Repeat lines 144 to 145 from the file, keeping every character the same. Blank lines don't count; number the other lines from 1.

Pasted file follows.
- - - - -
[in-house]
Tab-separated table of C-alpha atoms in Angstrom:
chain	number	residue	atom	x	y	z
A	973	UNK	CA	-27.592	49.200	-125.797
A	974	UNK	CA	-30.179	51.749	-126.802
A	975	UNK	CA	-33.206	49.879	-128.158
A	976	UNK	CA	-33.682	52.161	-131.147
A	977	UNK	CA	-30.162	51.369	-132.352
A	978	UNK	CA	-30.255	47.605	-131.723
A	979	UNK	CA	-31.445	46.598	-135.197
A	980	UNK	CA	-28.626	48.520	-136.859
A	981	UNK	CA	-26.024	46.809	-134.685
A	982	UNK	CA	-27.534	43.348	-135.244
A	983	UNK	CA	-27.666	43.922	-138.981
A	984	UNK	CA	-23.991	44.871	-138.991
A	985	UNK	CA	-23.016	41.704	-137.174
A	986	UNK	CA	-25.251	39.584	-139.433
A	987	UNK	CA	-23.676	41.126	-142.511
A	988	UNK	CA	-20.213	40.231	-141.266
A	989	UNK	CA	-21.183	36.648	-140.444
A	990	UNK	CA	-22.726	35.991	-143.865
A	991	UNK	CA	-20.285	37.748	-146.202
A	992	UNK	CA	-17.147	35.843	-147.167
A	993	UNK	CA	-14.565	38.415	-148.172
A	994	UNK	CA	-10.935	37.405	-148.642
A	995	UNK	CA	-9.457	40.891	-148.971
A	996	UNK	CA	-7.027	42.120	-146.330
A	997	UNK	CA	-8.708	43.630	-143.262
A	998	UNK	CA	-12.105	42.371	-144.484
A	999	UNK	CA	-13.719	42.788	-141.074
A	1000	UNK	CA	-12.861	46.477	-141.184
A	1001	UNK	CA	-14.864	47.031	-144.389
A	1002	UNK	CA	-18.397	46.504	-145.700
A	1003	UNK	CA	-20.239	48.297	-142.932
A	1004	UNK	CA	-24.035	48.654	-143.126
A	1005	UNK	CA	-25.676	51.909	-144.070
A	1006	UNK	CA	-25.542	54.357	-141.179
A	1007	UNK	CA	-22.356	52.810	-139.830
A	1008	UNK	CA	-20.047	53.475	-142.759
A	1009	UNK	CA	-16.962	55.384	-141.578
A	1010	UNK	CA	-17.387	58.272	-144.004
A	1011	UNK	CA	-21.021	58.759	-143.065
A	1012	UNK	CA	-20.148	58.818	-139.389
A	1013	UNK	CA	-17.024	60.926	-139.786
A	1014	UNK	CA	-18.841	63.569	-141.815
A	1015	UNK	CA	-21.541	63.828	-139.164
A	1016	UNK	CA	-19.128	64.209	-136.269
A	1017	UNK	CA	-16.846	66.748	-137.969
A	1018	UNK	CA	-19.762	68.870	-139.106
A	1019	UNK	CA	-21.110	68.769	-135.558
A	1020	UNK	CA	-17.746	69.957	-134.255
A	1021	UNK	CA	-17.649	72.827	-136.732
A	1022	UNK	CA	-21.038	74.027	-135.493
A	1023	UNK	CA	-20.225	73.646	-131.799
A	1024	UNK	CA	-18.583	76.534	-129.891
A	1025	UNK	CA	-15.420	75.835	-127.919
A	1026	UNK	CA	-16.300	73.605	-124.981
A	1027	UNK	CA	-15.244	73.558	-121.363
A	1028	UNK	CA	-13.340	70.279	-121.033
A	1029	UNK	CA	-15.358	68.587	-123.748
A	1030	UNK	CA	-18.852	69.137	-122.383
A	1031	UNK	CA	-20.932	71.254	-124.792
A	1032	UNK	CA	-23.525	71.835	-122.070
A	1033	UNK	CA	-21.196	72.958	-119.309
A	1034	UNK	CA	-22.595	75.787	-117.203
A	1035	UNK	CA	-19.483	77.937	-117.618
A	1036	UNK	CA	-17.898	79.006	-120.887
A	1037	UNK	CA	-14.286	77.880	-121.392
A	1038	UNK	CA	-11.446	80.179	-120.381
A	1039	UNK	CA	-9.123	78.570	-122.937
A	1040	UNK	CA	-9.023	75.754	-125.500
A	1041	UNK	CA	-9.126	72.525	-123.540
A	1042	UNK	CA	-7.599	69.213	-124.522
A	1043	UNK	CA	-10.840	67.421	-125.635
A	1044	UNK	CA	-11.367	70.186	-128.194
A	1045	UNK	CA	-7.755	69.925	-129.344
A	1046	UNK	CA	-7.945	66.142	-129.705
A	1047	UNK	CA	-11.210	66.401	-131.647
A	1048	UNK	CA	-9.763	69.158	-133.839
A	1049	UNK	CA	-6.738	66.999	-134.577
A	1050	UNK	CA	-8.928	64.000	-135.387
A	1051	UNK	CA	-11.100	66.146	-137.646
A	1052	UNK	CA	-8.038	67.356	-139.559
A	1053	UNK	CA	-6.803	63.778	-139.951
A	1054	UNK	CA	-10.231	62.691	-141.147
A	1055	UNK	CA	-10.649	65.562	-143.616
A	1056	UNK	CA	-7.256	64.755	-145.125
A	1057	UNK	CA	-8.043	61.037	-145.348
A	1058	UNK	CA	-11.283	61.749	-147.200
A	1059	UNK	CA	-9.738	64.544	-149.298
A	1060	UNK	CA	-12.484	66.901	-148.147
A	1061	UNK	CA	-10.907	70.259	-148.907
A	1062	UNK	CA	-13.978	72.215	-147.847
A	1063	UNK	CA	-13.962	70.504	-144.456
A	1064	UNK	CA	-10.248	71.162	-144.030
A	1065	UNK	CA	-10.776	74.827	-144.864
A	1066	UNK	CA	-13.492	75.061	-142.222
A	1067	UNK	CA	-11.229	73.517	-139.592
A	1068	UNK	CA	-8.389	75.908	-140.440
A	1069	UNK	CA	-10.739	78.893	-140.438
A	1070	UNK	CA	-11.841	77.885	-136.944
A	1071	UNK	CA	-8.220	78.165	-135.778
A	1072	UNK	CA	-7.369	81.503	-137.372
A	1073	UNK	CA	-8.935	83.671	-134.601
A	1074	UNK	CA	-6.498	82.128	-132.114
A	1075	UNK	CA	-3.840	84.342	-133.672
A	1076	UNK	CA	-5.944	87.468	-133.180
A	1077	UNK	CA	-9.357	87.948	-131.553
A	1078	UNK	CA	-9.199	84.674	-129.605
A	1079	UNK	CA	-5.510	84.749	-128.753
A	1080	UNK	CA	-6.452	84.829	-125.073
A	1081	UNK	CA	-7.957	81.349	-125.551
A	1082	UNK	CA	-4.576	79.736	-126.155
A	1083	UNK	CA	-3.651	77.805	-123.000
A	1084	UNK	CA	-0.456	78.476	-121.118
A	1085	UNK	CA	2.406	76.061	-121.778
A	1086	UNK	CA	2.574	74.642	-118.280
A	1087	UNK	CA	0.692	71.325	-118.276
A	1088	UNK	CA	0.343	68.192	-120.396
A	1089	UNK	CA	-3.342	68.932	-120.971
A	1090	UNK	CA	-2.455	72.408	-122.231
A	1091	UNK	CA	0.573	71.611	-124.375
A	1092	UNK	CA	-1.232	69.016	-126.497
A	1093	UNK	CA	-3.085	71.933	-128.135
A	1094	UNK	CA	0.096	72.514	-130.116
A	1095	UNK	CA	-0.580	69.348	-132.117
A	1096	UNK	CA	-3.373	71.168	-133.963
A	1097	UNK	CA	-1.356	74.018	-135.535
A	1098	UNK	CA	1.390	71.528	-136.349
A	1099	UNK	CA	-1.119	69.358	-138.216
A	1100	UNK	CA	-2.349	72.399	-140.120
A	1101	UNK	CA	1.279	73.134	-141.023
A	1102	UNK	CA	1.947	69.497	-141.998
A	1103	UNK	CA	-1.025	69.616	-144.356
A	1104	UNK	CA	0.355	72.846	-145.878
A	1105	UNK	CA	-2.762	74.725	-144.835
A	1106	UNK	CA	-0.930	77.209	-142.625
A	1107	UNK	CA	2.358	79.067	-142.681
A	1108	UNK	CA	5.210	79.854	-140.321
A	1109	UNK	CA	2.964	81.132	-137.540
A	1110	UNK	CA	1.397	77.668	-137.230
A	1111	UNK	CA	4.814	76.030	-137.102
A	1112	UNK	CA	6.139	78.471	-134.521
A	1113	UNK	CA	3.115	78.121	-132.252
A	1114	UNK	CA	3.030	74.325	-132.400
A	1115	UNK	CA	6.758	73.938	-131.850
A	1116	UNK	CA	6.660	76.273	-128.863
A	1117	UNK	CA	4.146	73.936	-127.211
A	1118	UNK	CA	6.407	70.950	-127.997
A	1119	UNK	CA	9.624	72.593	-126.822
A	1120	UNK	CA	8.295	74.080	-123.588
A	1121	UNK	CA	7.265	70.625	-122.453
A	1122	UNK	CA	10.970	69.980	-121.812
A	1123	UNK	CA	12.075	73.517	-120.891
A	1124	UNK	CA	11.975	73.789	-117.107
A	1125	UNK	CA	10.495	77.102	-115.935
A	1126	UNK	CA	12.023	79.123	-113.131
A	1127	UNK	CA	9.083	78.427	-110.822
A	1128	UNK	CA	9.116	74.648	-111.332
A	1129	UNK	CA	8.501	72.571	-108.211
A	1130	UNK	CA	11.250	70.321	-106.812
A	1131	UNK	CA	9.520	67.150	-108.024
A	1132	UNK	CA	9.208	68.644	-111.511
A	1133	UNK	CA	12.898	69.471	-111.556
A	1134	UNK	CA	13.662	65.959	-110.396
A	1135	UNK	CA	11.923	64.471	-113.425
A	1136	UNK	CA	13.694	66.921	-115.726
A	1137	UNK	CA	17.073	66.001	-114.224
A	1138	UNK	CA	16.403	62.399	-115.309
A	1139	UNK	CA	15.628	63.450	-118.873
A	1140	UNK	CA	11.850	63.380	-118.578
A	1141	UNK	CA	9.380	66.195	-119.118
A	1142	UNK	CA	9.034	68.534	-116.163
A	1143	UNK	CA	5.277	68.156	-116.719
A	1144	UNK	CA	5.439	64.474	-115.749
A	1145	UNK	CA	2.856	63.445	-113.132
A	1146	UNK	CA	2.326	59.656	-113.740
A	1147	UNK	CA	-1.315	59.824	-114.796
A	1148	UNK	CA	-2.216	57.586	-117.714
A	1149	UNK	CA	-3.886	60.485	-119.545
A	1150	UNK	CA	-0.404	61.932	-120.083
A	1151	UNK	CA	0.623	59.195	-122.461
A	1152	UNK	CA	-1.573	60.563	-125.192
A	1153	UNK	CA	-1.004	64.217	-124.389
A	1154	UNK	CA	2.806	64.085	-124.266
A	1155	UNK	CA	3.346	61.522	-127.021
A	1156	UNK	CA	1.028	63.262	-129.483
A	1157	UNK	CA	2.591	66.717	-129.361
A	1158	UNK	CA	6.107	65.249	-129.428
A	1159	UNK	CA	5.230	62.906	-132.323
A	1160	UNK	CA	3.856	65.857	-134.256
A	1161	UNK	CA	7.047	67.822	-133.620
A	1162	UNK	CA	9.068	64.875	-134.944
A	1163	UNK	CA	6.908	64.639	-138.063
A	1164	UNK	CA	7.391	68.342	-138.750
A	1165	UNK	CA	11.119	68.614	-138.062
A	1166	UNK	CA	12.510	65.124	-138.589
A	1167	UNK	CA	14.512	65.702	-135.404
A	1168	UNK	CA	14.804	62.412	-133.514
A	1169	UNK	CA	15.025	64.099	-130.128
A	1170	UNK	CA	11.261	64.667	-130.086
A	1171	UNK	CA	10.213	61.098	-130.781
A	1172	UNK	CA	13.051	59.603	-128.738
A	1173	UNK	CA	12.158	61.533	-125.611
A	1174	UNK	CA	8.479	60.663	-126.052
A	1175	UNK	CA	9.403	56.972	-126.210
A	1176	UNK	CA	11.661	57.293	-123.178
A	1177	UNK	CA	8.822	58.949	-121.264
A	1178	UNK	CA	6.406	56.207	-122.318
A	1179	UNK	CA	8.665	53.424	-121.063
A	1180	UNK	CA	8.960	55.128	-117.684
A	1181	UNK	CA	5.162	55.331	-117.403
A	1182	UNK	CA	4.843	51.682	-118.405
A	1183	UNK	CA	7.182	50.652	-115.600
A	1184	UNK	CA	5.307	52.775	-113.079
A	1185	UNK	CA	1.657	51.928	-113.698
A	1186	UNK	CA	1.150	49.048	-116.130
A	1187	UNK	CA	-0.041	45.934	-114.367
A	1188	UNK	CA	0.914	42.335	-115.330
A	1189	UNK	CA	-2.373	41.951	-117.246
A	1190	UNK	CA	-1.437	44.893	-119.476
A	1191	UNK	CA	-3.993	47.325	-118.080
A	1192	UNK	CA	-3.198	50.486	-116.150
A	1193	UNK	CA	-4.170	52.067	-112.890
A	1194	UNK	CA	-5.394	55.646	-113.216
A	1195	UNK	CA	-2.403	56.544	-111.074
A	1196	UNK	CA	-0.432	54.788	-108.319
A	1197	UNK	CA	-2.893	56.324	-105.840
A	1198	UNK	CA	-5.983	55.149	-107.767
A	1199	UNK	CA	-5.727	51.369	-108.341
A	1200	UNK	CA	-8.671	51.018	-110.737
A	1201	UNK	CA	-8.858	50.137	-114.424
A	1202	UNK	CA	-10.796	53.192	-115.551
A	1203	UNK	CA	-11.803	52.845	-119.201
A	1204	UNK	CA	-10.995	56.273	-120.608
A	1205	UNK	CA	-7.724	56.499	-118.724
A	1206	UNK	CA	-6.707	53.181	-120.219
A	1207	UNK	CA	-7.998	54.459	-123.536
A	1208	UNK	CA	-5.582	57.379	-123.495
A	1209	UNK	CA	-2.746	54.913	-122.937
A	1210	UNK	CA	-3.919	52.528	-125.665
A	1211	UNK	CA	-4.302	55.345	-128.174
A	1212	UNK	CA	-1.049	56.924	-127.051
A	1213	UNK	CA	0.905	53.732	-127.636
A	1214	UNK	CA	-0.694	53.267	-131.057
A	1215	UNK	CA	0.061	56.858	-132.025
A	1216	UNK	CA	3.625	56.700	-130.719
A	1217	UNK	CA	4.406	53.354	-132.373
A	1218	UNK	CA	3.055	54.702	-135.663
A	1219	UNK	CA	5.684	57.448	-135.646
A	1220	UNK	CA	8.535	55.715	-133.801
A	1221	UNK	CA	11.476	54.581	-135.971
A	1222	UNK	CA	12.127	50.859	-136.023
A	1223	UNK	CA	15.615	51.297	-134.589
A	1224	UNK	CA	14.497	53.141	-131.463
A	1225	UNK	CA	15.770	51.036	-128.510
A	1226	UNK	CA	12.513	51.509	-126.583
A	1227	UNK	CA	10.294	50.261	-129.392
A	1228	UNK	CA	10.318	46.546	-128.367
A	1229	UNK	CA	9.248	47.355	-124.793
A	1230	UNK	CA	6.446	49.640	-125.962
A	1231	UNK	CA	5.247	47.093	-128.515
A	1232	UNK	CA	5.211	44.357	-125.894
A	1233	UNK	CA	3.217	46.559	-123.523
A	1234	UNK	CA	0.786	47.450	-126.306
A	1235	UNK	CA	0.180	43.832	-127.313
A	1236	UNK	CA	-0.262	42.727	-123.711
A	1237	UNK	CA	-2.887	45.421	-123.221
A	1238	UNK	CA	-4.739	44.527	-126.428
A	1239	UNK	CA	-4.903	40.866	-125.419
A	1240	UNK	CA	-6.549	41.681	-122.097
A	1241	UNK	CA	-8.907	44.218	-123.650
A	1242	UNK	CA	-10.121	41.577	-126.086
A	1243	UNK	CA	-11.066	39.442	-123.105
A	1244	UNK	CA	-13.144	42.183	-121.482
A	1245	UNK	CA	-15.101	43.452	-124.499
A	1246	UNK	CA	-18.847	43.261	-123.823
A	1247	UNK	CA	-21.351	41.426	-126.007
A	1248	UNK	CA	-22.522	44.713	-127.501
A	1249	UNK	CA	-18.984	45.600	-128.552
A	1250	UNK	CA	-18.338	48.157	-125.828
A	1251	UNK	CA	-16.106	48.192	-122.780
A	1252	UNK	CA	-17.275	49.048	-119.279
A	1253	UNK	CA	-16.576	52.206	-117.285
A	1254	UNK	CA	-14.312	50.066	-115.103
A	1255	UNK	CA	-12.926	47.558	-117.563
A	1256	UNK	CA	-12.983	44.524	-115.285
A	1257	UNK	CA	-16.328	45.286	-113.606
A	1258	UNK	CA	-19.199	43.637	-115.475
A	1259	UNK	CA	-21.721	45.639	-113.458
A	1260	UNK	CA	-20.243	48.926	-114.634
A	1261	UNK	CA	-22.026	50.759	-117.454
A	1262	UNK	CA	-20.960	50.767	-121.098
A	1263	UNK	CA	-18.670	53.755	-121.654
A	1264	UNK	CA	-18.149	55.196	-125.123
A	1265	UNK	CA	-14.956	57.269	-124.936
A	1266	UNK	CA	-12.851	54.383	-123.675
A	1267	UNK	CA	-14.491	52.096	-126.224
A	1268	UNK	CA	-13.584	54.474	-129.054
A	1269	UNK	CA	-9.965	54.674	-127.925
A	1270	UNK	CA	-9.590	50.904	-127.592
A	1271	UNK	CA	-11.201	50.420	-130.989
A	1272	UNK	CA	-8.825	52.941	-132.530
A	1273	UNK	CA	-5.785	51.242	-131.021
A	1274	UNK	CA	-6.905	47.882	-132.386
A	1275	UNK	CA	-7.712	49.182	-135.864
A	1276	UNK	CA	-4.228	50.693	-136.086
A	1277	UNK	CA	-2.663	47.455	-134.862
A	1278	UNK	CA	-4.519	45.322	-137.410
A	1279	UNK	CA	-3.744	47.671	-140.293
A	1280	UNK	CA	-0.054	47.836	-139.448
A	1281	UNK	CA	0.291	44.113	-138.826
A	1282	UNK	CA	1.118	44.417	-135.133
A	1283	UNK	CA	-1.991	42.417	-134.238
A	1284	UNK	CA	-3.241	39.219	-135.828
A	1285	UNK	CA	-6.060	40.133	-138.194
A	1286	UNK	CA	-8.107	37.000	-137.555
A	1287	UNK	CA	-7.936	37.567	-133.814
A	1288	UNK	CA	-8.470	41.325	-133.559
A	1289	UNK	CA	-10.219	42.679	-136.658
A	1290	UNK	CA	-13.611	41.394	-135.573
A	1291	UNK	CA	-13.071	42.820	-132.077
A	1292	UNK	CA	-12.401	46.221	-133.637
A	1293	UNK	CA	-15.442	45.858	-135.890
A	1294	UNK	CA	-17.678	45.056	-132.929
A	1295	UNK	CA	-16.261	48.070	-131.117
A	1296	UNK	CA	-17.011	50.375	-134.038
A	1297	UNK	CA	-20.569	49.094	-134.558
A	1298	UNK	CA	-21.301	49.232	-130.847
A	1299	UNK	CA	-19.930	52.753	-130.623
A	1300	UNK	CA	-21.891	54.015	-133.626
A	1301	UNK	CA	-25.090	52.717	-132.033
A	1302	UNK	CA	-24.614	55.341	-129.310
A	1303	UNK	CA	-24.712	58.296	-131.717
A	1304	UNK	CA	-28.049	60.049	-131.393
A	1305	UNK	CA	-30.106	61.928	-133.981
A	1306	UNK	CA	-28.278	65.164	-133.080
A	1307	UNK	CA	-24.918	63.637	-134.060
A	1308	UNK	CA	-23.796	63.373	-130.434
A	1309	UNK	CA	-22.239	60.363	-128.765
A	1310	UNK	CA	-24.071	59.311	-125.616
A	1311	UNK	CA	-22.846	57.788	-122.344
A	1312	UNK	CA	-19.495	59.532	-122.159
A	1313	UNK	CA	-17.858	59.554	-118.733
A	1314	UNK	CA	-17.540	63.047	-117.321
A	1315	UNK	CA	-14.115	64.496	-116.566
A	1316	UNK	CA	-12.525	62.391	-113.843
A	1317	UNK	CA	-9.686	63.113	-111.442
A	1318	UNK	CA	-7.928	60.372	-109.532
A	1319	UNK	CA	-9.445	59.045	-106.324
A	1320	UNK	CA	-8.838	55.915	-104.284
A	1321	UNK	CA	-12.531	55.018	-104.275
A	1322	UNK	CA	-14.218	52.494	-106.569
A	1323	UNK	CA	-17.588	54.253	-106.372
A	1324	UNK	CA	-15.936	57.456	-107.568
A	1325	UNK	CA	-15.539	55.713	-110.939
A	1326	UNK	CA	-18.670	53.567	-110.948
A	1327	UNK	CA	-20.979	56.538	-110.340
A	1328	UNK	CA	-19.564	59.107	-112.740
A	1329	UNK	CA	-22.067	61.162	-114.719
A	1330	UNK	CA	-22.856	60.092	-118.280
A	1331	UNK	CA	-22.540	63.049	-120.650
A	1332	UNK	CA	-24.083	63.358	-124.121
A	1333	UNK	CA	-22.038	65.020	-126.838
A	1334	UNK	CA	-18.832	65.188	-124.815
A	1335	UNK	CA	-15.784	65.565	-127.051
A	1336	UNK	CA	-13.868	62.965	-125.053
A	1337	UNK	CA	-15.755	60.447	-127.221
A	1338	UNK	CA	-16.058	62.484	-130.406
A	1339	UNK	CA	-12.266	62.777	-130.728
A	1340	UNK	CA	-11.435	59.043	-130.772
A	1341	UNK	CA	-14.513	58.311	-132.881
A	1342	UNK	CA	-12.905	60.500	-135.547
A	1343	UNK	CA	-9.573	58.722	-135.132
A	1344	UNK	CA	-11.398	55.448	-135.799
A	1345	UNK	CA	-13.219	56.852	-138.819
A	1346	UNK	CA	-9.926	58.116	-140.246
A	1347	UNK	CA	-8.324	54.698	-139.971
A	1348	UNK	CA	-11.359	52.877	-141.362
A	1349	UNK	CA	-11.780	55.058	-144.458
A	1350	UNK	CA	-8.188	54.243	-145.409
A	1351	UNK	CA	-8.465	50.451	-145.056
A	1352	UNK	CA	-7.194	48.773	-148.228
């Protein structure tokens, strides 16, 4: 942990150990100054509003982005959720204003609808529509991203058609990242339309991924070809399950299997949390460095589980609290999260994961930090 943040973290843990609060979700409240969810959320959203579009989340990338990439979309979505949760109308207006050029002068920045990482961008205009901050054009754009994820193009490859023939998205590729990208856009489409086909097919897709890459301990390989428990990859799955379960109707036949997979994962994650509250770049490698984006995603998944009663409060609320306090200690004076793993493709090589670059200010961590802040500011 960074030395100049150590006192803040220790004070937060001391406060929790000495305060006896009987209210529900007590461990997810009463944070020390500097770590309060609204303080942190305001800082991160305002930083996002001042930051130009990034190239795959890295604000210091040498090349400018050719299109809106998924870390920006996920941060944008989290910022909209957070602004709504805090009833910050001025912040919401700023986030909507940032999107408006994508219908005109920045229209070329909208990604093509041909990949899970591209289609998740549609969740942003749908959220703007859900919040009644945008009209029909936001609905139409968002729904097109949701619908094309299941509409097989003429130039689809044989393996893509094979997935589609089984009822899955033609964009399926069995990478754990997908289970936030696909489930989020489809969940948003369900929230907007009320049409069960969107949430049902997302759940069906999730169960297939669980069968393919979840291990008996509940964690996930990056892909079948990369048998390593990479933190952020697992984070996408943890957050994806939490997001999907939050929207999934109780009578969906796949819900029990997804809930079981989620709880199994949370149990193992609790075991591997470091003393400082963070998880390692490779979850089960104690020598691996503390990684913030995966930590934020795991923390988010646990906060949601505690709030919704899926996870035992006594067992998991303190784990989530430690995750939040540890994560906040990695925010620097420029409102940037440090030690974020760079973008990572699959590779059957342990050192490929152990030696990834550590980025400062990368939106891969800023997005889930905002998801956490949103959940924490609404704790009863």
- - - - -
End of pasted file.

A	1113	UNK	CA	3.115	78.121	-132.252
A	1114	UNK	CA	3.030	74.325	-132.400